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Dunlace Castle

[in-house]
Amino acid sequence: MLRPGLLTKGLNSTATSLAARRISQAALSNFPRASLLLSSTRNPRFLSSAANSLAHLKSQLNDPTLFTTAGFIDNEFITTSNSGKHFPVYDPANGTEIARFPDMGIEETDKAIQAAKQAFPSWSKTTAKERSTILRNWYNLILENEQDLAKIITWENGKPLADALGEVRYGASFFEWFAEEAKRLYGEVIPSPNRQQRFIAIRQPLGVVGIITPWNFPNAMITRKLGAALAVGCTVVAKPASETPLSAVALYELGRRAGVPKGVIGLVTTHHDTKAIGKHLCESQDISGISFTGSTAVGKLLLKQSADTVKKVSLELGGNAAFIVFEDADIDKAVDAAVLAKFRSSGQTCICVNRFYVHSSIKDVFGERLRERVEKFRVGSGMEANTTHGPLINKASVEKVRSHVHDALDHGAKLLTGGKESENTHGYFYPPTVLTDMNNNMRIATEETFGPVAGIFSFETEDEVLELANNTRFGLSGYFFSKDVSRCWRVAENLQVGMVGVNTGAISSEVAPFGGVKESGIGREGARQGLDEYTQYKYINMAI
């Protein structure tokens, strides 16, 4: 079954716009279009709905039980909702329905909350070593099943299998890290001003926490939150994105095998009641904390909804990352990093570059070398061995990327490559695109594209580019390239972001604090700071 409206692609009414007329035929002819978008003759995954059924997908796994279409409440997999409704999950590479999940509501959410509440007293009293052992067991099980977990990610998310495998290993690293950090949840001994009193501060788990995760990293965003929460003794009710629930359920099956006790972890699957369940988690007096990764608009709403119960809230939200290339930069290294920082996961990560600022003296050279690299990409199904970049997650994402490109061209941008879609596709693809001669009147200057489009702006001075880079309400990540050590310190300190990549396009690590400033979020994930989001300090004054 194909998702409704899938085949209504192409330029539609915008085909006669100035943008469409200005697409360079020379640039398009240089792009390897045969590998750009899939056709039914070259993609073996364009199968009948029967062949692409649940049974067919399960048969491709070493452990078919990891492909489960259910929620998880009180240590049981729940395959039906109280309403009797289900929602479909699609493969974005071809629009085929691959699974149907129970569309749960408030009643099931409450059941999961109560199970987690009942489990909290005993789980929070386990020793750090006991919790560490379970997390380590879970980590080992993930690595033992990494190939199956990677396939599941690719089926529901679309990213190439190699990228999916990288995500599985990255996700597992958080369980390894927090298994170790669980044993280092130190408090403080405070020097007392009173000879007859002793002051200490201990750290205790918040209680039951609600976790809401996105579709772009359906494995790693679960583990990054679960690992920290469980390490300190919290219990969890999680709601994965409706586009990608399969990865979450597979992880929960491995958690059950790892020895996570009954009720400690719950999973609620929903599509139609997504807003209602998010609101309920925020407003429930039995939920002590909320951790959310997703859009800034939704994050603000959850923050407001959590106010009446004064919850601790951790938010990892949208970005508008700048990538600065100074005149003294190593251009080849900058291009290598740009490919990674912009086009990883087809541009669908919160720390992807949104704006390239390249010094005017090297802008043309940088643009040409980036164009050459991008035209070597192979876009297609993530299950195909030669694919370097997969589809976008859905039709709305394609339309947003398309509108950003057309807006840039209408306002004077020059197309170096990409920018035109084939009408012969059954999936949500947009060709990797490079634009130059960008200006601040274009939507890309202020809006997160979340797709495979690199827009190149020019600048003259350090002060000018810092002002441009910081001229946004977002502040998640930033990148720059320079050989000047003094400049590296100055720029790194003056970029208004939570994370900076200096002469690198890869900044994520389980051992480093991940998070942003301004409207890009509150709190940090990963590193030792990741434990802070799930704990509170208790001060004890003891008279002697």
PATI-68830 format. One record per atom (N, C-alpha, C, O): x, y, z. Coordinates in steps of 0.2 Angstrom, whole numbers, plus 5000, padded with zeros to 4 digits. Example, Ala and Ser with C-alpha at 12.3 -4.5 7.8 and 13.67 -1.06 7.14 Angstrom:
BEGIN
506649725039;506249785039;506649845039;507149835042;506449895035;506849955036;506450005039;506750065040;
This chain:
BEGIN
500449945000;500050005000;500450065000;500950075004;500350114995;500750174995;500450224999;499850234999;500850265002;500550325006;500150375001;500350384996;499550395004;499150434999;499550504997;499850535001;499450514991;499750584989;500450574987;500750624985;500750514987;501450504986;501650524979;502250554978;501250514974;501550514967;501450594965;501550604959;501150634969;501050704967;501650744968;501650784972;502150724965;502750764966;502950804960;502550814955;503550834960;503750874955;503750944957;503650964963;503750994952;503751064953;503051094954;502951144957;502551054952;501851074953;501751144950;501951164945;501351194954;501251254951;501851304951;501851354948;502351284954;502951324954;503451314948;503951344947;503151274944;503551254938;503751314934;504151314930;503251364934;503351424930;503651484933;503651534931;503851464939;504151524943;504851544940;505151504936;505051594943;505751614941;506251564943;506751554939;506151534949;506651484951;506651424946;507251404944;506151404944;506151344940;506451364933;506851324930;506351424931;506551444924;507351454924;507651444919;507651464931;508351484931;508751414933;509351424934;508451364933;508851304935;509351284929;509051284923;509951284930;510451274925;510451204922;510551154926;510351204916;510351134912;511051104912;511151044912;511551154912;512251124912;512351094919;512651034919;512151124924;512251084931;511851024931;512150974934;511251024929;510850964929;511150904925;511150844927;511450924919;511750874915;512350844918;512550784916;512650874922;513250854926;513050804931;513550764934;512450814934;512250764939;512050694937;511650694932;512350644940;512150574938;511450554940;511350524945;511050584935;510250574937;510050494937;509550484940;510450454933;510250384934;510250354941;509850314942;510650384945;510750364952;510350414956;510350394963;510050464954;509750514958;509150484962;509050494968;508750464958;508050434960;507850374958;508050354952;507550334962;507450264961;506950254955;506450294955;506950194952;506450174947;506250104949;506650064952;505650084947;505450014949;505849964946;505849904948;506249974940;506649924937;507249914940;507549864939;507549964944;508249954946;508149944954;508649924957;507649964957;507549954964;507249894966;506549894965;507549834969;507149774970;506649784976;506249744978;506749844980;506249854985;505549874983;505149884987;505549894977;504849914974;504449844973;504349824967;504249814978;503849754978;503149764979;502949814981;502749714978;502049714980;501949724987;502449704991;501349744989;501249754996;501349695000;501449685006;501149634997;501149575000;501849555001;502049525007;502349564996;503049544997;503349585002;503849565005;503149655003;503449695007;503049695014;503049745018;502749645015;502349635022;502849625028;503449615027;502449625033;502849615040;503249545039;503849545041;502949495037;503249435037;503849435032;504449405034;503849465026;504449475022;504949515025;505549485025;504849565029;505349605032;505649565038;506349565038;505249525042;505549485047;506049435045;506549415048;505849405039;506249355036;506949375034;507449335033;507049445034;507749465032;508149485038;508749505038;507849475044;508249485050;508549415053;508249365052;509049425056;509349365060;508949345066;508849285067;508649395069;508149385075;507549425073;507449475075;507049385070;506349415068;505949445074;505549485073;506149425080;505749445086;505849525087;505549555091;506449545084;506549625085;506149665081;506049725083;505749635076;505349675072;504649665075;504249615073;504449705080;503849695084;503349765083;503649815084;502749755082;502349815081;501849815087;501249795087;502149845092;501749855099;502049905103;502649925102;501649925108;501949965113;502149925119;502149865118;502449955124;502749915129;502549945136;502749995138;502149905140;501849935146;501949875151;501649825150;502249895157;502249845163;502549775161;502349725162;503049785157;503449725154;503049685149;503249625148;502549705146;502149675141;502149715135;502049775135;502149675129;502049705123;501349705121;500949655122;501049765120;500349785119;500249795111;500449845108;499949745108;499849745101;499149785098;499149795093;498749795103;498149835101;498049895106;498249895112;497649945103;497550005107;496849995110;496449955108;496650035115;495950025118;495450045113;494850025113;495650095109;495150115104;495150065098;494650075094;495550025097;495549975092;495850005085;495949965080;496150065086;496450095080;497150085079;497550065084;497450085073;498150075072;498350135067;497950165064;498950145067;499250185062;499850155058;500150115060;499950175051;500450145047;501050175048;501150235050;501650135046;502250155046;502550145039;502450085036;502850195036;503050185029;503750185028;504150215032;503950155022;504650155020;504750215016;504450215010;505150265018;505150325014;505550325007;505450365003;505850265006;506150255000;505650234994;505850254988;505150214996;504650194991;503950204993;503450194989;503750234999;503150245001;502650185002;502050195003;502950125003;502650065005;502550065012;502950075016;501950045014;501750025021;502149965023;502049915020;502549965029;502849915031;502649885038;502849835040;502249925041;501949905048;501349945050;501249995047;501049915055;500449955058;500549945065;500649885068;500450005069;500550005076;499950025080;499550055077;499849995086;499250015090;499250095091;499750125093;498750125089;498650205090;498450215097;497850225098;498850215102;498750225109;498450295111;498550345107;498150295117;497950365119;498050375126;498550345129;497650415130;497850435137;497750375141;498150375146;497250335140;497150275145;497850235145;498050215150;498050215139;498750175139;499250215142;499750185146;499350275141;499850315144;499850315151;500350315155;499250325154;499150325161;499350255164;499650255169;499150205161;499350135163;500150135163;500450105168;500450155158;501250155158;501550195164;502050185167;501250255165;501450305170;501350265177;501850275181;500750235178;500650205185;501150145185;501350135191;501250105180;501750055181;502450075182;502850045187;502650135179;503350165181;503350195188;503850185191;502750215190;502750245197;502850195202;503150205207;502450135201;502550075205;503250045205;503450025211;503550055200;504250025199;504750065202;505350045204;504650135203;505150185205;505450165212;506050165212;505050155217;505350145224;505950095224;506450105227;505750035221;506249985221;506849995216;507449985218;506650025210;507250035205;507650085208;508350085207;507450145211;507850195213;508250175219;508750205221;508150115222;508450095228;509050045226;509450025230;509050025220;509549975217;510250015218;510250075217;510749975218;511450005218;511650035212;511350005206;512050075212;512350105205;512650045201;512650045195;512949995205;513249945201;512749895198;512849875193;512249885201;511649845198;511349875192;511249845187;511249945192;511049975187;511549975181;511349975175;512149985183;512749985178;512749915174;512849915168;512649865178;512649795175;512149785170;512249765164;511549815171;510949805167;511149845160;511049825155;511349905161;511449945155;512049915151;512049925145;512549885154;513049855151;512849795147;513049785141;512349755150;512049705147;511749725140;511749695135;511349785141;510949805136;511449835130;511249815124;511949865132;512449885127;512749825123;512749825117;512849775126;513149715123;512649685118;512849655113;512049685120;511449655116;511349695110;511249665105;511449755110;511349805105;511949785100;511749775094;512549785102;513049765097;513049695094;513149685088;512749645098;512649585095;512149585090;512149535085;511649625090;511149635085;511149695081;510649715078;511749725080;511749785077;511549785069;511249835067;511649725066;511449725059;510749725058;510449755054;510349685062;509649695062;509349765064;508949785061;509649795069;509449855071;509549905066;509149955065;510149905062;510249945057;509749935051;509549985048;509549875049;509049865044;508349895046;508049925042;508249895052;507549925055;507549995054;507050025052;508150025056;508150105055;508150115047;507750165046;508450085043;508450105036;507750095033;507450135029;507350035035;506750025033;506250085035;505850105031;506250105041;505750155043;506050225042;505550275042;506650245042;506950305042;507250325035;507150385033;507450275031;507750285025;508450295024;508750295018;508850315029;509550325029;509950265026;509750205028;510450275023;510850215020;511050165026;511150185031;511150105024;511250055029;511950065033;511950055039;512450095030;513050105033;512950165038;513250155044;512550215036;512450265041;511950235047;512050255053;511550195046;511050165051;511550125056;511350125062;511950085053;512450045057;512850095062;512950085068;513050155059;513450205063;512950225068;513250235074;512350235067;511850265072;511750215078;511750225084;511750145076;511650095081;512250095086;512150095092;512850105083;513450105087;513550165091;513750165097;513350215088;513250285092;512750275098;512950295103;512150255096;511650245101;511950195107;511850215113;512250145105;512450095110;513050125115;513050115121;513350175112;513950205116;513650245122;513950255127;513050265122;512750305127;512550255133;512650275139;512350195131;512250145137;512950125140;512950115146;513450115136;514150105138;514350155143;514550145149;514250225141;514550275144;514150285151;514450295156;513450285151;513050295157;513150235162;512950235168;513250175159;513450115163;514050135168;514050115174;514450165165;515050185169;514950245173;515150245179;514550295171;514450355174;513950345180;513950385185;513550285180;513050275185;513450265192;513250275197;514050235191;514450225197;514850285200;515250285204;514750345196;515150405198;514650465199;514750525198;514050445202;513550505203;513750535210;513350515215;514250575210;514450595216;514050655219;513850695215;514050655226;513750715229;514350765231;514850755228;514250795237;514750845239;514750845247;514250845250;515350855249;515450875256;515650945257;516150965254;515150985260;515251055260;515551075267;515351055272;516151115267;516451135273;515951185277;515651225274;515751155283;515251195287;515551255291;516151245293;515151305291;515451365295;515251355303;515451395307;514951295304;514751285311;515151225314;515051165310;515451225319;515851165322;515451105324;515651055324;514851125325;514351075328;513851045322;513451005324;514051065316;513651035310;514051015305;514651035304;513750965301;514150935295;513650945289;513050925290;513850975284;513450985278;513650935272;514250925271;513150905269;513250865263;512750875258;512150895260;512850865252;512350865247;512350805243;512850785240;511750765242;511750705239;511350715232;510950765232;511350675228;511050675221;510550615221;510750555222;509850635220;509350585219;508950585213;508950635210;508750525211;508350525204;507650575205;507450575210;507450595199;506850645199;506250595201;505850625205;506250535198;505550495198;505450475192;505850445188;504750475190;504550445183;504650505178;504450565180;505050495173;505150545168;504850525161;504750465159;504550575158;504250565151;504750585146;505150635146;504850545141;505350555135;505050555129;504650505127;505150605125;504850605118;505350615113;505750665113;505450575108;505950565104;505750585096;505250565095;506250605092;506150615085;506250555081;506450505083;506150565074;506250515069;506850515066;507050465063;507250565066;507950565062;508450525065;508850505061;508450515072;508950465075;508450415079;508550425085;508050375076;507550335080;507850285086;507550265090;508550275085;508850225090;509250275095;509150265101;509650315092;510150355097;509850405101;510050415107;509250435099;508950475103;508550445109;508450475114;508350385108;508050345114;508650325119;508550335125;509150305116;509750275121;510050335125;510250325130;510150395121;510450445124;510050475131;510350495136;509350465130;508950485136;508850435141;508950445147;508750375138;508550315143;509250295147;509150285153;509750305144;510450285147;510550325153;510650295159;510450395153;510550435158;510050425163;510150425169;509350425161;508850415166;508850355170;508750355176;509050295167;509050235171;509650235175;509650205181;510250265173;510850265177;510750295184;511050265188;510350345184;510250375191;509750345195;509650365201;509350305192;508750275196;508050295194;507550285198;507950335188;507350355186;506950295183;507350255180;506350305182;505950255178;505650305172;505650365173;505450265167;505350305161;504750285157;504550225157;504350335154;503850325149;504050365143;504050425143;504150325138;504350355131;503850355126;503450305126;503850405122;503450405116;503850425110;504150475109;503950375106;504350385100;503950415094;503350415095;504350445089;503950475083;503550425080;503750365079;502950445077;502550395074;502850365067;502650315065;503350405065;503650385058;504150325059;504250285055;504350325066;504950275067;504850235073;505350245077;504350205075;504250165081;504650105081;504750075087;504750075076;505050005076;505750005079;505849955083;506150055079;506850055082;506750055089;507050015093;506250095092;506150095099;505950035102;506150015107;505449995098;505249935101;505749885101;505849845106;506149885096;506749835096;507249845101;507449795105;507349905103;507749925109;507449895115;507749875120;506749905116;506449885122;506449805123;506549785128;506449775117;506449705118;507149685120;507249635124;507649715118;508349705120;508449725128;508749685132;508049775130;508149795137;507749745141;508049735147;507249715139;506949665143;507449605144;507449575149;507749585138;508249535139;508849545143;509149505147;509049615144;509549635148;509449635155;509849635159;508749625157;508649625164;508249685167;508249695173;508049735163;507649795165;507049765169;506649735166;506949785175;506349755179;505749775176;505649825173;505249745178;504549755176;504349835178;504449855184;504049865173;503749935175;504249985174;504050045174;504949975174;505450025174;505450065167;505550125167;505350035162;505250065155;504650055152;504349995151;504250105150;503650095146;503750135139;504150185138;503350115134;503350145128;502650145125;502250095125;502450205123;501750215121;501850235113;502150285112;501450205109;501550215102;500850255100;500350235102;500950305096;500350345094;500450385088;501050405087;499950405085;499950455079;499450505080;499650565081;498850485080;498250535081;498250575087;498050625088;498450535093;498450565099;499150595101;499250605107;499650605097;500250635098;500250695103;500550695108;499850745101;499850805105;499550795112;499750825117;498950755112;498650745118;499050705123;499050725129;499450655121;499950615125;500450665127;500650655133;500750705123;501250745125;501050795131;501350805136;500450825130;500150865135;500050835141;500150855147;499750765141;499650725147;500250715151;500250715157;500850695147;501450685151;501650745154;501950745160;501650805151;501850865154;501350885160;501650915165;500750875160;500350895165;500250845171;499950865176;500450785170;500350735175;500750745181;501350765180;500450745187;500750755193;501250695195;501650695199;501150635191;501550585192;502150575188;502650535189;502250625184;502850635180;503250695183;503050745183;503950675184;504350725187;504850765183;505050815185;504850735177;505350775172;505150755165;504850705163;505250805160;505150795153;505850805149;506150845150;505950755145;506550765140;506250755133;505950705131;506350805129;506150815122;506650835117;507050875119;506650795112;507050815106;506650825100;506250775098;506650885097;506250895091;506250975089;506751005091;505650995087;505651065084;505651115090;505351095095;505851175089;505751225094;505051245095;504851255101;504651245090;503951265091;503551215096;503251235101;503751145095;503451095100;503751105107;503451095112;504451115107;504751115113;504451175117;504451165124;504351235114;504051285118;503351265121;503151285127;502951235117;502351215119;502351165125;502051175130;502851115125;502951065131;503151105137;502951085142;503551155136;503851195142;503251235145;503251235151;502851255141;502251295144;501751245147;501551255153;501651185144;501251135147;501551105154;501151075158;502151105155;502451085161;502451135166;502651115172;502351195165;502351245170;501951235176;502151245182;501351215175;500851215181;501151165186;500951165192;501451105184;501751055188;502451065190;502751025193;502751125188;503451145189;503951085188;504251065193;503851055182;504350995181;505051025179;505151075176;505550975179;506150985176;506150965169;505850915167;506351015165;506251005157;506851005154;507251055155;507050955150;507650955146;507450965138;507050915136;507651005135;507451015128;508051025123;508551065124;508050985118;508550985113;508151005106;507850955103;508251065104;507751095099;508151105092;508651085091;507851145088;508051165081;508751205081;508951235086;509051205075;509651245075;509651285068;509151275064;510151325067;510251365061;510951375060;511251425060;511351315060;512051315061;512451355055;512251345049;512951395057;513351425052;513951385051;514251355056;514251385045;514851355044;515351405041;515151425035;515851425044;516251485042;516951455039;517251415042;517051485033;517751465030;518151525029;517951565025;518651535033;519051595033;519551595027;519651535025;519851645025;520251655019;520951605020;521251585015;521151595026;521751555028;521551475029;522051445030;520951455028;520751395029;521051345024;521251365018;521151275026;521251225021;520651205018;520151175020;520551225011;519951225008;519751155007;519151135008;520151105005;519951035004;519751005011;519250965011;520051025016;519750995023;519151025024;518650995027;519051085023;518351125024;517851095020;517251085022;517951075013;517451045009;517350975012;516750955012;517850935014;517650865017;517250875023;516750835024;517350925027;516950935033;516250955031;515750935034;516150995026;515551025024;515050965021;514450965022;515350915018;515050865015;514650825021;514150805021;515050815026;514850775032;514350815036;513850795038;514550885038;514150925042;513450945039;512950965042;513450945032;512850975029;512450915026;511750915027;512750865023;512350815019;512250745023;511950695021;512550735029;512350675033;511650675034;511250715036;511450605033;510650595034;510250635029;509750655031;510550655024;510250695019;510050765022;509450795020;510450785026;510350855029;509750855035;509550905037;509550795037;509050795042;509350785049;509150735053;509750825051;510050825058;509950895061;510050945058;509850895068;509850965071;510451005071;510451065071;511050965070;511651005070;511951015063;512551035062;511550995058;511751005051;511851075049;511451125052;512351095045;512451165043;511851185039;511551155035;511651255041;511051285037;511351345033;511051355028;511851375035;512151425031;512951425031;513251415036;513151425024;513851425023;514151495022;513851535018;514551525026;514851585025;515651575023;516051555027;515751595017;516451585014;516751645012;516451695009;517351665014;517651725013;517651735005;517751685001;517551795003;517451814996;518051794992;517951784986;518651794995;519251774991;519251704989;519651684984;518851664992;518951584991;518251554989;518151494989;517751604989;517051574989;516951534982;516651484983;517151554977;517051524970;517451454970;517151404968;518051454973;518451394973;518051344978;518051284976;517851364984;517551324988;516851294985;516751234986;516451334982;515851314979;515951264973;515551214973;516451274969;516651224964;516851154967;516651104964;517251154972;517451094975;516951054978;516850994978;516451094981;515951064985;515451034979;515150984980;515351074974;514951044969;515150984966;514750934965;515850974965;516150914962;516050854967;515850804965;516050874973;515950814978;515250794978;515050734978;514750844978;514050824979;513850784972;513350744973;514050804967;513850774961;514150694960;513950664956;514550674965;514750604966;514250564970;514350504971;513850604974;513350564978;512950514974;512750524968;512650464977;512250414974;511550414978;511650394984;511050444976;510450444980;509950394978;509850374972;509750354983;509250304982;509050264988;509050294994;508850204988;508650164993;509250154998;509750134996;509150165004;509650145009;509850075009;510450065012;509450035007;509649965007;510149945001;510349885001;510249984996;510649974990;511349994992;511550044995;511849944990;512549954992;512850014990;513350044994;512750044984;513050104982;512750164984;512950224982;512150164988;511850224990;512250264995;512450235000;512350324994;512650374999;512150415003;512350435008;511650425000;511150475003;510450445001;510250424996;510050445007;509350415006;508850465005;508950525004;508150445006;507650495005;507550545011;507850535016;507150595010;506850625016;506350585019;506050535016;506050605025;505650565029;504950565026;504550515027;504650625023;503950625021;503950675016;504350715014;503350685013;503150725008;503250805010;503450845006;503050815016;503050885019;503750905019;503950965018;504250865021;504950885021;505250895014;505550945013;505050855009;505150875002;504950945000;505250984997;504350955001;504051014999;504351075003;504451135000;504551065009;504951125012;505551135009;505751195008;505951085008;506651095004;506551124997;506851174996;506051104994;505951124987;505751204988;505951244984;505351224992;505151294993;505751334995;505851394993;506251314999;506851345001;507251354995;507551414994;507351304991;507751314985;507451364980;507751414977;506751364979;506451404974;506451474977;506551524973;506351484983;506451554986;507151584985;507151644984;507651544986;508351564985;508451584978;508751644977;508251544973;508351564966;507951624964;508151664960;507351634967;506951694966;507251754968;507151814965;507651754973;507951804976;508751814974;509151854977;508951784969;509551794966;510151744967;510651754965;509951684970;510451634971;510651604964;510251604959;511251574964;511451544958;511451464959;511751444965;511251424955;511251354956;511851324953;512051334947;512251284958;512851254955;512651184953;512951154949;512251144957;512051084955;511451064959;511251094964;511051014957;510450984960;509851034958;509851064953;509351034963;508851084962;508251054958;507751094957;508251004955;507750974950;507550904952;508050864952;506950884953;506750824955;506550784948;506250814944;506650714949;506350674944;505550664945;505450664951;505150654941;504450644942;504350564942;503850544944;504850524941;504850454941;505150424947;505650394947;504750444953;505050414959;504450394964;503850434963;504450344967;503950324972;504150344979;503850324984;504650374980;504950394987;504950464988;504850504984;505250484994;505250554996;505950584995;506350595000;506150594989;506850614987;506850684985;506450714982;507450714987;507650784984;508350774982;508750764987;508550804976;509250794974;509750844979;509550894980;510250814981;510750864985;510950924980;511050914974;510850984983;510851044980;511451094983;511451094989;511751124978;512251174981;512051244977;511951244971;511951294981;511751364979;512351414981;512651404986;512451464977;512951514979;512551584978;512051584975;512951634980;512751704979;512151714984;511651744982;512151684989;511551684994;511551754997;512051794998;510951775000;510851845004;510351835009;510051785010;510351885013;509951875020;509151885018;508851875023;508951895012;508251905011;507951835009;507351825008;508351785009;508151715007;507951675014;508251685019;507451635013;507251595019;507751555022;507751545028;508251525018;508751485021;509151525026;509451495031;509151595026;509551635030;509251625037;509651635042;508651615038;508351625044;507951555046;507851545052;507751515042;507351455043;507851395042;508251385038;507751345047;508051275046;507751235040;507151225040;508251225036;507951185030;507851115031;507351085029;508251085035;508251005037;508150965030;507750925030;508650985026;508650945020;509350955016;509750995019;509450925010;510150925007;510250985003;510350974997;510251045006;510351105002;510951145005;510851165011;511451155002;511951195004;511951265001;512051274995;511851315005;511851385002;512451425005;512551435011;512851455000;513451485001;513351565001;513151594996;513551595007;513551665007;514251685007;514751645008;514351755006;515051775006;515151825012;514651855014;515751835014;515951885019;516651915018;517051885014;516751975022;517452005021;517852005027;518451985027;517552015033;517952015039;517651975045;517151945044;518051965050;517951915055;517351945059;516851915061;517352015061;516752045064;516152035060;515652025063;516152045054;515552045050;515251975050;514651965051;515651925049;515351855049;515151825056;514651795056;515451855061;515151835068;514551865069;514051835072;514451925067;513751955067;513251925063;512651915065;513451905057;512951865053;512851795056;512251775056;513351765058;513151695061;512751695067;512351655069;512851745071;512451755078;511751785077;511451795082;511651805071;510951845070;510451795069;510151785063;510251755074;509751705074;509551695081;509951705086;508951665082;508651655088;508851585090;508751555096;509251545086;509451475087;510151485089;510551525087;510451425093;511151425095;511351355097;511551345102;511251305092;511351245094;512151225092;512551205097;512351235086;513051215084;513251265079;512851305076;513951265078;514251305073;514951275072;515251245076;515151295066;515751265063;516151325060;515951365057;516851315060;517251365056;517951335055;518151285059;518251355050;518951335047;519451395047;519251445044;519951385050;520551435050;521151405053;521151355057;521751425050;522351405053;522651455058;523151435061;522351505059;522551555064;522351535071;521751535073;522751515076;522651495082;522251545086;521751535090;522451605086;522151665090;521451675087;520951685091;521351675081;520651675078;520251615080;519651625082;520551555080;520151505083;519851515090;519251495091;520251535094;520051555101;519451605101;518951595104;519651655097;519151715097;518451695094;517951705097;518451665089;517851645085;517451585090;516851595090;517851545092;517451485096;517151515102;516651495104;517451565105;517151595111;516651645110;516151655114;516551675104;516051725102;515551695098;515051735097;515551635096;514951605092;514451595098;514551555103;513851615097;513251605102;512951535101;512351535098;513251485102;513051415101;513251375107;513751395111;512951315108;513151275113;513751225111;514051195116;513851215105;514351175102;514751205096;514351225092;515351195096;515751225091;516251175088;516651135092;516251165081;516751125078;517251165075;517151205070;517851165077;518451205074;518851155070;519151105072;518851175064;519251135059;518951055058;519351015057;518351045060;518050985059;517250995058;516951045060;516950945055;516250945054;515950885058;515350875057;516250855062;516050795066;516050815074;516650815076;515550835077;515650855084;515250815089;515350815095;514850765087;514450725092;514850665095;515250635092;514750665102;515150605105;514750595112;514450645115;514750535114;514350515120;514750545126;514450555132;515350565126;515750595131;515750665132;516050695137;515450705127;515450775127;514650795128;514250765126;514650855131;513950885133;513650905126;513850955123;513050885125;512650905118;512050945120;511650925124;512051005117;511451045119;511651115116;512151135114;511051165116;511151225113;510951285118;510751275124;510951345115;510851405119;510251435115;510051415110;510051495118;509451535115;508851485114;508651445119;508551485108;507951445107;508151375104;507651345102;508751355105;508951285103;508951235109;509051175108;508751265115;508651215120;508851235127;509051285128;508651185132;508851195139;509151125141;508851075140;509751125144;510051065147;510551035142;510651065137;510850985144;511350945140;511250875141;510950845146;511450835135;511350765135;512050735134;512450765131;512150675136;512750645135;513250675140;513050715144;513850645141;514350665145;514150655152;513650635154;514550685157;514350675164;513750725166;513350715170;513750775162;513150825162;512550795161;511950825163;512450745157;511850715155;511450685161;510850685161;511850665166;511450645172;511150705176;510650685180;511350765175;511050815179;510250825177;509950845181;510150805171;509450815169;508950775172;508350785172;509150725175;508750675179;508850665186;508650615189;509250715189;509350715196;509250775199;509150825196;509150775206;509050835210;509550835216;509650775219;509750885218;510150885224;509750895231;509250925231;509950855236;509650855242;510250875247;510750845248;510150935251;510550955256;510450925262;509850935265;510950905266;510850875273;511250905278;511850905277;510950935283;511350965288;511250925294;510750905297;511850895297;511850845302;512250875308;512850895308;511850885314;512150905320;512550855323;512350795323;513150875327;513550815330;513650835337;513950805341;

When traveling, I find that so many of the best moments are those that are unplanned.  Perhaps because the lack of expectation erases any chance of disappointment, leaving only room for discovery and adventure.  One morning we were navigating hairpin turns along the coast of Northern Ireland, and just ahead, perched on the edge of a cliff, the ruins of Dunlace Castle came into view.  “Let’s go there!” I exclaimed, and swerved across traffic into the pull-off for the castle.  The northern coast was stormy that day, and as we slipped amongst the battered stone walls and towers, the wind and rain whipped through our hair and across our faces.  The castle cliff seems to rise straight out of the sea, and we peered through openings in the stone walls, both those meant as windows and those created by time or misfortune.  Looking out at the cliffs that stretched out on either side of the castle and listening to the crashing waves below, we wondered if anyone ever slept well living here.  Were the howling wind and beating rain and wild crashing waves a nightly menace or a soothing lullaby?